March 08, 2023
The first six of the widely acknowledged fundamentals of marksmanship—stance, grip, sight alignment, sight picture, trigger control and breath control—are relatively straightforward. But the seventh and final fundamental, follow-through, isn't as easily understood and therefore tends to be de-emphasized.
Since it occurs after the shot is fired, many view follow-through as merely an afterthought. However, follow-through matters. In armed conflict, lack of follow-through may cause you to miss your adversary, fail to stop him or fail to detect an additional deadly threat.
There are two components to follow-through: mechanical and mental. Mechanical follow-through means ensuring your gun is ready to fire another shot. This entails resetting the trigger and reacquiring your sights. If your gun is empty, mechanical follow-through encompasses reloading. If your gun has malfunctioned, follow-through mandates you clear it and be ready to fire additional shots, as required.
Mechanical follow-through is a “hard skill”—one that's not overly dependent on outside factors. In this case, to fire another round, there's a finite number of options. Resetting the trigger is step one. Then, if the pistol doesn't fire, you need to take remedial action to get the gun back into action—although with a revolver the solution is to simply press the trigger again.
While hard skills require a degree of attention, with practice, you should be able to perform them virtually on autopilot.
The second half of the follow-through is mental. It requires assessment, decision making and adaptation. These are considered “soft skills,” and they are far less predictable than hard skills.
You must master the mechanical aspects of follow-through to free your mind for the harder-to-solve, soft-skill problems you may encounter. After all, if your brain is overly focused on making your pistol run, how can you expect to make appropriate split-second decisions during a deadly force encounter?
Just as mechanical follow-through ensures your gun is always ready to fire, mental follow-through ensures you are poised to deliver additional shots on target. This starts with staying on your sights after each shot.
If you fire once, you should acquire two sight pictures: the initial sight picture you used to take the shot, then another sight picture as the gun comes out of recoil. If you fire twice, it's three sight pictures, and so on.
Staying on your sights is not only important for follow-up shots, but it also helps ensure you hit with the first shot. If you start to look over your sights to see your rounds impact, there's a chance you will alter the orientation of your muzzle enough to miss.
Nowhere is this more evident than on a steel plate rack. A shooter who wants to see the plate fall will often bring his head slightly up and, subsequently, his muzzle down. Depending on distance from the target, the size of the plate and the degree to which this occurs, shots tend to impact just below the plate.
Staying on your sights helps to ensure your first hit and sets you up for additional hits. But let's consider the notion of mental follow-through in real-world defensive application.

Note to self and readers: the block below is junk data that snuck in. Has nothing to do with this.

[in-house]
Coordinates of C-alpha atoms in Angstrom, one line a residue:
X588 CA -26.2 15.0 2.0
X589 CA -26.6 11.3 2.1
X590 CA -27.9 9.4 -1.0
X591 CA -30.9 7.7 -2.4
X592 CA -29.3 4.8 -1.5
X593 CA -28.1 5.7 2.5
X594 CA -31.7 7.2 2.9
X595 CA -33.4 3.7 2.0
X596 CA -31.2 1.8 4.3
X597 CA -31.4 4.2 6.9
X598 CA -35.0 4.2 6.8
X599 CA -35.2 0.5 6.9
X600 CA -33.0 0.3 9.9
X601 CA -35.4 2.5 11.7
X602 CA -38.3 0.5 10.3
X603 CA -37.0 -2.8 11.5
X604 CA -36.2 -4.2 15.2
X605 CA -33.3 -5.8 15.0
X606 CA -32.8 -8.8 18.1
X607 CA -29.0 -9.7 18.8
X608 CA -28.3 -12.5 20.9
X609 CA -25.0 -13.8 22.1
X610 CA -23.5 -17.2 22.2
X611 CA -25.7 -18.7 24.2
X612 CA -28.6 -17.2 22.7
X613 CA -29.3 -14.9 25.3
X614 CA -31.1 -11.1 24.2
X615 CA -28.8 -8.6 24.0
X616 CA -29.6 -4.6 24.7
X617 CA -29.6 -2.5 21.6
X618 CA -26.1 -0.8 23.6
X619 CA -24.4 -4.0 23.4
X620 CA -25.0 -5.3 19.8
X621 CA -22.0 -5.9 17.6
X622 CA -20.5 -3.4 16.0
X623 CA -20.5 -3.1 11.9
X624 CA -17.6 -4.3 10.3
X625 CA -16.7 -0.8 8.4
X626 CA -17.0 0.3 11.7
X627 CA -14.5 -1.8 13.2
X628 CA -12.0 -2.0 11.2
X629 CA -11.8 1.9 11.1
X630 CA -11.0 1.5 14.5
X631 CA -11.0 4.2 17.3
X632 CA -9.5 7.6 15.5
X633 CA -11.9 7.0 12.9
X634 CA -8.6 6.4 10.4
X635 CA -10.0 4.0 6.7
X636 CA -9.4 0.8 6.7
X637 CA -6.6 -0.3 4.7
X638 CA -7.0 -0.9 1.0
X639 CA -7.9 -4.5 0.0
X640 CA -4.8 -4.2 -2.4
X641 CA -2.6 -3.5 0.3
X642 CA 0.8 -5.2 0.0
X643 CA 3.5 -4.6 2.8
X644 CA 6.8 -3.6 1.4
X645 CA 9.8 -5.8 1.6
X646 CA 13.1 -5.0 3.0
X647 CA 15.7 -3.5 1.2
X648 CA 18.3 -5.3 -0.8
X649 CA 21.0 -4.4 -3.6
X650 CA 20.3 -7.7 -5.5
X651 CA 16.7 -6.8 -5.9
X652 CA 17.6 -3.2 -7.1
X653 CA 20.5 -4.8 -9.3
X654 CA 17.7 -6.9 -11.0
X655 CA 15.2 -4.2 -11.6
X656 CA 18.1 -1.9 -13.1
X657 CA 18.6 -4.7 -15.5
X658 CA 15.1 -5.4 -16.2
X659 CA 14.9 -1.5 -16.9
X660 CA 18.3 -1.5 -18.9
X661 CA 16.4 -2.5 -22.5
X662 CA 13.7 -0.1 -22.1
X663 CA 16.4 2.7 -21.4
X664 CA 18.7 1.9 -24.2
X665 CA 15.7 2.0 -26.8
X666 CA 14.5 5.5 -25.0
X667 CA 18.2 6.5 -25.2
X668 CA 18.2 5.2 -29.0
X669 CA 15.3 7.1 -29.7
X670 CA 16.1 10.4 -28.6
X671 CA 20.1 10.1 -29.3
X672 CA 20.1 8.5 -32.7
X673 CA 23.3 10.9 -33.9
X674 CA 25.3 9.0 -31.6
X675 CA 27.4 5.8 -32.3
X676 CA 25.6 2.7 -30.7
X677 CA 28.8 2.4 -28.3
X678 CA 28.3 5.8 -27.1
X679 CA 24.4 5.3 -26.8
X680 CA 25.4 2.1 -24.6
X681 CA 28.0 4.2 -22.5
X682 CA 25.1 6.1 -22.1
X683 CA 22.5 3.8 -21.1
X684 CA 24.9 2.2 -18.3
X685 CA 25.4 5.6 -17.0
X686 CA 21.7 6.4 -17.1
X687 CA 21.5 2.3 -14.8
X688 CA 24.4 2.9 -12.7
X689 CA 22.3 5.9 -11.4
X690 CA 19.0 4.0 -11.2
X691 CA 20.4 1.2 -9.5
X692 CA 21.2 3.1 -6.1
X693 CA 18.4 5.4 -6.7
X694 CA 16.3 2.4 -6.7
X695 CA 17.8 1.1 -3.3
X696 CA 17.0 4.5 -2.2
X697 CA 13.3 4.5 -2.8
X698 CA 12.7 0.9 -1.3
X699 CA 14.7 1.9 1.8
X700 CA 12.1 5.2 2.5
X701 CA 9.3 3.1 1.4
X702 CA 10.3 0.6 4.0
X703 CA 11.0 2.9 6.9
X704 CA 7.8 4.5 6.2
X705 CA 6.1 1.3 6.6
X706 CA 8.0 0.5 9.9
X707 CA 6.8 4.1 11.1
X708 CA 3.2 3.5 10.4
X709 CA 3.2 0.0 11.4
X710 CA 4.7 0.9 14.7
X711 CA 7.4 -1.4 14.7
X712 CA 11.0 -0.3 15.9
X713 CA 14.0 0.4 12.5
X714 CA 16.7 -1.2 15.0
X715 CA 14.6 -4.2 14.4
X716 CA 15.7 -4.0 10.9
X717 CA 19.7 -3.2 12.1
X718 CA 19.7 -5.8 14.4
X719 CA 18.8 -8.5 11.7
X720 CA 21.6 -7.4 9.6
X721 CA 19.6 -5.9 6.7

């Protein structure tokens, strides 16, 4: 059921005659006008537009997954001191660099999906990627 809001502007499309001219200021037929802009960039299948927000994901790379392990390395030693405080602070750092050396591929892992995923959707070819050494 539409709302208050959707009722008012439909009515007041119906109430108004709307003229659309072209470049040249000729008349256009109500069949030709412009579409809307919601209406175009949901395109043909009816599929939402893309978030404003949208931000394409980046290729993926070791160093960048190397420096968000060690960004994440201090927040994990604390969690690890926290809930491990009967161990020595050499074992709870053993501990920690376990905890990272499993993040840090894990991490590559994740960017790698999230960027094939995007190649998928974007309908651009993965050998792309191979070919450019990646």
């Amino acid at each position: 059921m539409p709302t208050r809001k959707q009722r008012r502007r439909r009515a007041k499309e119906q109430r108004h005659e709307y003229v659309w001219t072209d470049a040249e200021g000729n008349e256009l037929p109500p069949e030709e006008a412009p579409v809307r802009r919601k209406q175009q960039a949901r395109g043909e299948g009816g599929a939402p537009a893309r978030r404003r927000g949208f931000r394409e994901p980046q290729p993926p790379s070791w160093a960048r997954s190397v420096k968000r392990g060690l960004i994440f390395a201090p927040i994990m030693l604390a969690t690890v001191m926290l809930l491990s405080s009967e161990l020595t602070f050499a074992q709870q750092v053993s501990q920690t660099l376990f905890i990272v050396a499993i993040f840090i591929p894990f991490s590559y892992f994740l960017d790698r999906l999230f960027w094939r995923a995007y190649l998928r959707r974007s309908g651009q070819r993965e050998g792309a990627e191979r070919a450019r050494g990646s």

Handgun rounds, regardless of caliber, aren't likely to immediately incapacitate unless they are exceptionally well-placed. You need to be ready to fire until the threat has stopped.
There's no way to predict how many rounds that will take. A good indication that your hits are effective is when the assailant's body crumples, but even that doesn't mean he's out of the fight.
Even if he's fallen and has sustained a wound that will eventually be fatal, that doesn't preclude an assailant from shooting you from the ground before he succumbs to his wounds.
Another component to mental follow-through is tracking the assailant to the ground to assess whether he still poses a deadly threat. If he does, be prepared to fire additional rounds. When you've confirmed he no longer poses a threat, it's time to scan for additional threats.
There are several schools of thought regarding the best way to scan. Some scan with their eyes and gun moving together so that if a deadly threat is detected, it can immediately be engaged. Others prefer to keep the gun in a neutral orientation, like a High Ready position, and scan moving only their head and torso.
There are pros and cons to each of these methods, but what's most important is that you actively look for additional threats to break up the tunnel vision that's likely to manifest because of your body's physiological reaction to having been involved in a shooting. Turning your head enables you to compensate for the diminished peripheral vision from which tunnel vision gets its name.
While follow-through is the last of the seven marksmanship fundamentals, it's not necessarily the least important. If you don't follow through, you could miss your target. Even if you hit, statistics bear out that it will likely take more than one hit with a handgun round to end the fight.
During a deadly-force encounter, you and your gun need to be ready to fire additional rounds. When you're confident the threat has been stopped, scan to make sure your world is safe. These are elements of follow-through, the most underrated marksmanship fundamental.